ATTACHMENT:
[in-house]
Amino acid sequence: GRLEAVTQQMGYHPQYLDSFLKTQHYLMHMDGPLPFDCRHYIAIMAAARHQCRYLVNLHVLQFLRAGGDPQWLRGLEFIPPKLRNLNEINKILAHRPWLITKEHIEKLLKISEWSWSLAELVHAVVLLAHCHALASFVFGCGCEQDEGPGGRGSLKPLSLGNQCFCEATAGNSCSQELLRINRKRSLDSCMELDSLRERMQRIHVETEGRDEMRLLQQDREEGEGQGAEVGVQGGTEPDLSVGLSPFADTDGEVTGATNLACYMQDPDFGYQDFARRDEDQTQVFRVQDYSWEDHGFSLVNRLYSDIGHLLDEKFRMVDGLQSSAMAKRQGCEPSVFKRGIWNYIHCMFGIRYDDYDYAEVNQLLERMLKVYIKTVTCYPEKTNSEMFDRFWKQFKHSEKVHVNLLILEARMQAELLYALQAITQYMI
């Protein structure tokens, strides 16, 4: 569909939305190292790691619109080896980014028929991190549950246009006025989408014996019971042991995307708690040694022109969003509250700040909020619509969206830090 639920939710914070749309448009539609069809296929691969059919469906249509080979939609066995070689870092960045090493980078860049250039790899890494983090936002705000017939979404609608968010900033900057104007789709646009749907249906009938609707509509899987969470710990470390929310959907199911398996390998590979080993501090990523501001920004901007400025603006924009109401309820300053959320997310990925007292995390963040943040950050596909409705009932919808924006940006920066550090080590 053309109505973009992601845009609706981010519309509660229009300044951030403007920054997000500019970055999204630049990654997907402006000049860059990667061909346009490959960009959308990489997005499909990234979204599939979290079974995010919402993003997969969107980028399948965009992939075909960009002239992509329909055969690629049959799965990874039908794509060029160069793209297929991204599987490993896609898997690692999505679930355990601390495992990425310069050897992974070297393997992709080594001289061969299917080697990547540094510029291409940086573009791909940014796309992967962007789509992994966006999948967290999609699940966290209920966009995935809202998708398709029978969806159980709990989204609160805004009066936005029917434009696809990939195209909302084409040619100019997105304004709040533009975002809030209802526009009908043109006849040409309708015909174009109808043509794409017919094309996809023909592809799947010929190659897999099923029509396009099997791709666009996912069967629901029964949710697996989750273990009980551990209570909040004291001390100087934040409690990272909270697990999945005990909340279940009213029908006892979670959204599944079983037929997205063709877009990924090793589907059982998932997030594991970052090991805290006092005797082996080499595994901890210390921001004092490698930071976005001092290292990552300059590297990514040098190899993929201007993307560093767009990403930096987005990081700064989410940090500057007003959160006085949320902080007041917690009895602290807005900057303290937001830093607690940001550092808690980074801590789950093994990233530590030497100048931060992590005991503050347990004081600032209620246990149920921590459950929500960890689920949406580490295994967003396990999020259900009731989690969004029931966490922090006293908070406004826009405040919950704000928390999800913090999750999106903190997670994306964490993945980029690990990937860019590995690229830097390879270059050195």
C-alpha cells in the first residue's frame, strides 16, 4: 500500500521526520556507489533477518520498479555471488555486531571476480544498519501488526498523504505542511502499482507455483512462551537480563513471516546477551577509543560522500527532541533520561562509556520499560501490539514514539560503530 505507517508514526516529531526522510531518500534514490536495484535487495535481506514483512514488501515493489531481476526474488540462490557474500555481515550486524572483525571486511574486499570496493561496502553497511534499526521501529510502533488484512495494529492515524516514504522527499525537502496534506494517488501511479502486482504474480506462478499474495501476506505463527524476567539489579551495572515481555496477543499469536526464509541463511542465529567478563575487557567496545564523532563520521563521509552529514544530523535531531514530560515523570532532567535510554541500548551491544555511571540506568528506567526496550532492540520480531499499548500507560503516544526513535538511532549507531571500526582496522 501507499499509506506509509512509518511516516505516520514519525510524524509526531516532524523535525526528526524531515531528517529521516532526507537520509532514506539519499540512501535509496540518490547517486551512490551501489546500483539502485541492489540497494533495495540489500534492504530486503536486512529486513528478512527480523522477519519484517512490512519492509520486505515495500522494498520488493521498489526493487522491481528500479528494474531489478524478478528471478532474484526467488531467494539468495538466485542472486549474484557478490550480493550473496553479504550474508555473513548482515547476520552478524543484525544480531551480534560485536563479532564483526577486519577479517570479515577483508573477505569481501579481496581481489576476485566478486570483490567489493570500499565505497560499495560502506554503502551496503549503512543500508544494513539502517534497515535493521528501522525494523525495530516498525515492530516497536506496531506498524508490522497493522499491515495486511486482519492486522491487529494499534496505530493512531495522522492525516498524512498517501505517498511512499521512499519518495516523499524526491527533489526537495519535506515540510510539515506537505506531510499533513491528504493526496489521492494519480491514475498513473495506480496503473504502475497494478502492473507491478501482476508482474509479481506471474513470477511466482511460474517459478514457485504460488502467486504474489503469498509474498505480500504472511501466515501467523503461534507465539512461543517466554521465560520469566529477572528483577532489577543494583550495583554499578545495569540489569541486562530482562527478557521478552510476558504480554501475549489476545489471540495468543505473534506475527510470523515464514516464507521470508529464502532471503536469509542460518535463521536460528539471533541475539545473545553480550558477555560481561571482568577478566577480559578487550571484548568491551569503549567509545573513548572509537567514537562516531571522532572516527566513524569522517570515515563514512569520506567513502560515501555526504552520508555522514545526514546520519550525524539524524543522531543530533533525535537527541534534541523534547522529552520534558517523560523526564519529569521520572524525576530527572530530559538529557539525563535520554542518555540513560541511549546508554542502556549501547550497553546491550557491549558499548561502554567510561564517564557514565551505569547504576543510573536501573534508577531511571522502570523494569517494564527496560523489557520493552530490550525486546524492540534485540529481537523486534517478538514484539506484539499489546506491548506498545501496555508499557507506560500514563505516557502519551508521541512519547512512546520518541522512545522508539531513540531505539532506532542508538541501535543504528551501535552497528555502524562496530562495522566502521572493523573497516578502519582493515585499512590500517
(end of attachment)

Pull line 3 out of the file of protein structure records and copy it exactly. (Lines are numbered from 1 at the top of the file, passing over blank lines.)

């Protein structure tokens, strides 16, 4: 569909939305190292790691619109080896980014028929991190549950246009006025989408014996019971042991995307708690040694022109969003509250700040909020619509969206830090 639920939710914070749309448009539609069809296929691969059919469906249509080979939609066995070689870092960045090493980078860049250039790899890494983090936002705000017939979404609608968010900033900057104007789709646009749907249906009938609707509509899987969470710990470390929310959907199911398996390998590979080993501090990523501001920004901007400025603006924009109401309820300053959320997310990925007292995390963040943040950050596909409705009932919808924006940006920066550090080590 053309109505973009992601845009609706981010519309509660229009300044951030403007920054997000500019970055999204630049990654997907402006000049860059990667061909346009490959960009959308990489997005499909990234979204599939979290079974995010919402993003997969969107980028399948965009992939075909960009002239992509329909055969690629049959799965990874039908794509060029160069793209297929991204599987490993896609898997690692999505679930355990601390495992990425310069050897992974070297393997992709080594001289061969299917080697990547540094510029291409940086573009791909940014796309992967962007789509992994966006999948967290999609699940966290209920966009995935809202998708398709029978969806159980709990989204609160805004009066936005029917434009696809990939195209909302084409040619100019997105304004709040533009975002809030209802526009009908043109006849040409309708015909174009109808043509794409017919094309996809023909592809799947010929190659897999099923029509396009099997791709666009996912069967629901029964949710697996989750273990009980551990209570909040004291001390100087934040409690990272909270697990999945005990909340279940009213029908006892979670959204599944079983037929997205063709877009990924090793589907059982998932997030594991970052090991805290006092005797082996080499595994901890210390921001004092490698930071976005001092290292990552300059590297990514040098190899993929201007993307560093767009990403930096987005990081700064989410940090500057007003959160006085949320902080007041917690009895602290807005900057303290937001830093607690940001550092808690980074801590789950093994990233530590030497100048931060992590005991503050347990004081600032209620246990149920921590459950929500960890689920949406580490295994967003396990999020259900009731989690969004029931966490922090006293908070406004826009405040919950704000928390999800913090999750999106903190997670994306964490993945980029690990990937860019590995690229830097390879270059050195």